Red-Hot Resources

"Luck is not chance, it’s toil; fortune’s expensive smile is earned.”

Wednesday, January 24, 2007

I'm back from Vancouver

I got on a plane in Vancouver at 10 am local time yesterday. After a stopover and plane switch in Chicago, I stepped off the plane in West Palm Beach at 10:50 pm local (my luggage seemed to have been sent on a later plane -- it didn't show up for another 25 minutes, LOL).

I shelled out an extra $92.50 for the "extra-leg-room economy" section, and it was worth it on the first leg of the trip. On the second leg, someone near me was cutting more cheese than the state of Wisconsin. I started to wonder how much extra for the "non-farting" section of the airplane.

Still, I arrived home safely, and that's what matters. Now, I am toast -- absolute toast. My brain is so fried I actually tried to pour my coffee on a dinner plate this morning.

Martin edited my new uranium report, and that seemed okay (he's an excellent editor). Since it was finished in a feverish flurry of writing -- I pushed the "send" button on my email to send him the story 5 minutes before dashing out of my hotel room to grab a cab to the airport. Then Martin is calling me with editing questions while I'm in the cab and I'm trying to find my notes -- argh! I ended up at the airport with a massive headache, still regretting not polishing this or that in the report. Time is truly the most precious commodity.

My MoneyandMarkets column today is a more polished version of some notes I've put here on the blog this week, as well as my notes from Frank Holmes' presentation on what he calls "Chindia" -- the twin economic engines of China and India, and how they're driving the global commodity supercycle.

But my editors (not Martin) left one story out that I wanted to put somewhere: The story of St. Pirran, the patron saint of miners...

The big buzz for 2007 is mergers and acquisitions, for a couple of reasons. First, there simply aren’t enough people with the technical knowledge necessary to staff all these companies and projects.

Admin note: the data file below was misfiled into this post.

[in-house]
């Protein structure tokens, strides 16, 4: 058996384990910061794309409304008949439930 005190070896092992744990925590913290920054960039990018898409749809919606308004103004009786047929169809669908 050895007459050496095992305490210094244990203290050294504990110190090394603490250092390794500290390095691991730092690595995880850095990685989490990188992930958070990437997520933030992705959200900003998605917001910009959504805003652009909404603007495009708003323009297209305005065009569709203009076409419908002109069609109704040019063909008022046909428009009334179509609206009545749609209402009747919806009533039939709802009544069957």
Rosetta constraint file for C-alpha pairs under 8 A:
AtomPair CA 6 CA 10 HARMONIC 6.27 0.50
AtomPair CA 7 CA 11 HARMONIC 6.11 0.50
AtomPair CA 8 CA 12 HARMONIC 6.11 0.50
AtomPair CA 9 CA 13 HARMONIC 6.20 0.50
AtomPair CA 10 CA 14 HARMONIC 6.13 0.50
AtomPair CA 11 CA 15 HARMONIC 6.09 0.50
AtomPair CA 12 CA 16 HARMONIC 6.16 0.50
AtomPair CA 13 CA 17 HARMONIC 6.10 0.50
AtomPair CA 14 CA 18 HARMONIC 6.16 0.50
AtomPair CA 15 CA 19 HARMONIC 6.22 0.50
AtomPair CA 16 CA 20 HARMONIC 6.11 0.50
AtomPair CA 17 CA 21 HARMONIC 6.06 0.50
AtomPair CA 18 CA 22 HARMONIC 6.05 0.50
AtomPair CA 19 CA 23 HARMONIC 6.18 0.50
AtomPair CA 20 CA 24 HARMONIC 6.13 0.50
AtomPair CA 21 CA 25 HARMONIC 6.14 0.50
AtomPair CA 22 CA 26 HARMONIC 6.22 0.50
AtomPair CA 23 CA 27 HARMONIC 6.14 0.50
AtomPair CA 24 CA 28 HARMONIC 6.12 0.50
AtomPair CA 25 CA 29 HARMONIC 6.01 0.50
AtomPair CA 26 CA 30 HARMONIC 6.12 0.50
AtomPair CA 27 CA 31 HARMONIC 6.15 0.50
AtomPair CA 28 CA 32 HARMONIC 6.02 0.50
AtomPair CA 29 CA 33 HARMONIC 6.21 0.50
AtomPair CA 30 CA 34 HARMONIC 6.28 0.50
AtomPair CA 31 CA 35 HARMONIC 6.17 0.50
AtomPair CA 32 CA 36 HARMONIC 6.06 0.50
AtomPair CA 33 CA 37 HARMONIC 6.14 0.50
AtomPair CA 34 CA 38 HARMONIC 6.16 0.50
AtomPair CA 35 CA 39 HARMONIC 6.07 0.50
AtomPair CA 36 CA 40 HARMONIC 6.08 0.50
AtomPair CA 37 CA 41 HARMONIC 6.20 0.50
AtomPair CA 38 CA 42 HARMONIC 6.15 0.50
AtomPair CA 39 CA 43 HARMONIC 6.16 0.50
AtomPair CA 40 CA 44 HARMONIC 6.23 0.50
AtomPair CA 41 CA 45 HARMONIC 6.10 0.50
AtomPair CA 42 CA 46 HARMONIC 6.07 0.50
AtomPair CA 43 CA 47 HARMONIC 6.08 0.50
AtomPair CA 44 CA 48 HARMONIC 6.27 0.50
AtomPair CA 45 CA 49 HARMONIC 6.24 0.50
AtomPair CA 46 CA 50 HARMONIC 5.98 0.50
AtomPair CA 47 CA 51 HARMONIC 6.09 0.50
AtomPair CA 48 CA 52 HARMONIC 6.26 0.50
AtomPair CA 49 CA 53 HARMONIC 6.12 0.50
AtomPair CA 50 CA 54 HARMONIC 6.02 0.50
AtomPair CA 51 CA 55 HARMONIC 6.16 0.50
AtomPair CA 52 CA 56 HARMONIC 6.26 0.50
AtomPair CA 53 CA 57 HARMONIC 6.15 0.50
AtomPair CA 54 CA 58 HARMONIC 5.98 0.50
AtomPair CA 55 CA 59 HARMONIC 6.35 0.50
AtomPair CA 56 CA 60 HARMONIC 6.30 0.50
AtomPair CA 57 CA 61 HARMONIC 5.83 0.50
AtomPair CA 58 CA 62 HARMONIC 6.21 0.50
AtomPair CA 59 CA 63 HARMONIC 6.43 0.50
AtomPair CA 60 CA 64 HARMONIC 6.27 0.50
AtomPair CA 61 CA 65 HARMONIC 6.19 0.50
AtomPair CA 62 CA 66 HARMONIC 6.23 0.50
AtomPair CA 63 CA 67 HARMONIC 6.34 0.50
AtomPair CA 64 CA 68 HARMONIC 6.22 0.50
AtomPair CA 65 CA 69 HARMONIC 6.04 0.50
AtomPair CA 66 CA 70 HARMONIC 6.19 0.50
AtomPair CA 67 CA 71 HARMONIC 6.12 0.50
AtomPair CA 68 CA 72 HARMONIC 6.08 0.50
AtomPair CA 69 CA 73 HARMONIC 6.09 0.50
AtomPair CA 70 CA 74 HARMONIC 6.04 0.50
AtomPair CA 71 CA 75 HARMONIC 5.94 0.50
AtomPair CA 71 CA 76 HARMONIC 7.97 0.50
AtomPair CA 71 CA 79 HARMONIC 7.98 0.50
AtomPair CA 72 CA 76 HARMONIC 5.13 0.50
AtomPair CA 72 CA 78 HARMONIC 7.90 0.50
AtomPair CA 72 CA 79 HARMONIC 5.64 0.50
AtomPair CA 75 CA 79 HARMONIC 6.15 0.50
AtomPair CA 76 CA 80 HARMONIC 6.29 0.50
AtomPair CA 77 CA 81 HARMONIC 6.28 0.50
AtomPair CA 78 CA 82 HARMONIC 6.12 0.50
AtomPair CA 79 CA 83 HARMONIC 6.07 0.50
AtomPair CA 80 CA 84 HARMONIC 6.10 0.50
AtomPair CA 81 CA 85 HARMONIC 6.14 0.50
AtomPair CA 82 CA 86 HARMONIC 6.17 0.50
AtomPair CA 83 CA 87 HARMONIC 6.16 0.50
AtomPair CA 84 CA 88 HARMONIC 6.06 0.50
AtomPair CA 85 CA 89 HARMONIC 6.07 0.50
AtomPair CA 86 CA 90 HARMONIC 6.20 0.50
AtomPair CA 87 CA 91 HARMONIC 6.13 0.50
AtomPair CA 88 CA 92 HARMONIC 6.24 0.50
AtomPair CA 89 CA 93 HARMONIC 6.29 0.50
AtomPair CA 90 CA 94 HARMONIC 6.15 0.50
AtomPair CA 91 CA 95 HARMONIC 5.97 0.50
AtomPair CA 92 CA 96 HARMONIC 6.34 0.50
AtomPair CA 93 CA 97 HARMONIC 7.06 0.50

The second is the bigger the fish get, the more investor money they attract, as well as a potential buyout by one of the major uranium players. I heard the names SXR Uranium One and Rio Tinto invoked hopefully, like patron saints, more than once. In case you’re wondering, the patron saint of miners is St. Piran. He has something in common with some miners in that his is a great story, if not entirely true.

What’s Piran’s story? Pirates tied a millstone around his neck, and threw him off a cliff into the sea during a storm, but the sea calmed and the millstone bobbed to the surface like a cork. Piran landed in Cornwall, built a small chapel on the beach, and his first converts were a badger, a fox, and a bear. He lived there for years, working miracles for the locals, AND he discovered tin in Cornwall (hence the mining connection).

Great story, eh? I heard wilder ones in Vancouver! The trick in small- and micro-cap resource stocks is to separate the winners from the tall-tale tellers. As Mark Twain famously said: “A gold mine is a hole in the ground with a liar on top.”

Read the rest of my column, including Frank Holmes' insights, by CLICKING HERE.

Check out my new gold and energy blog at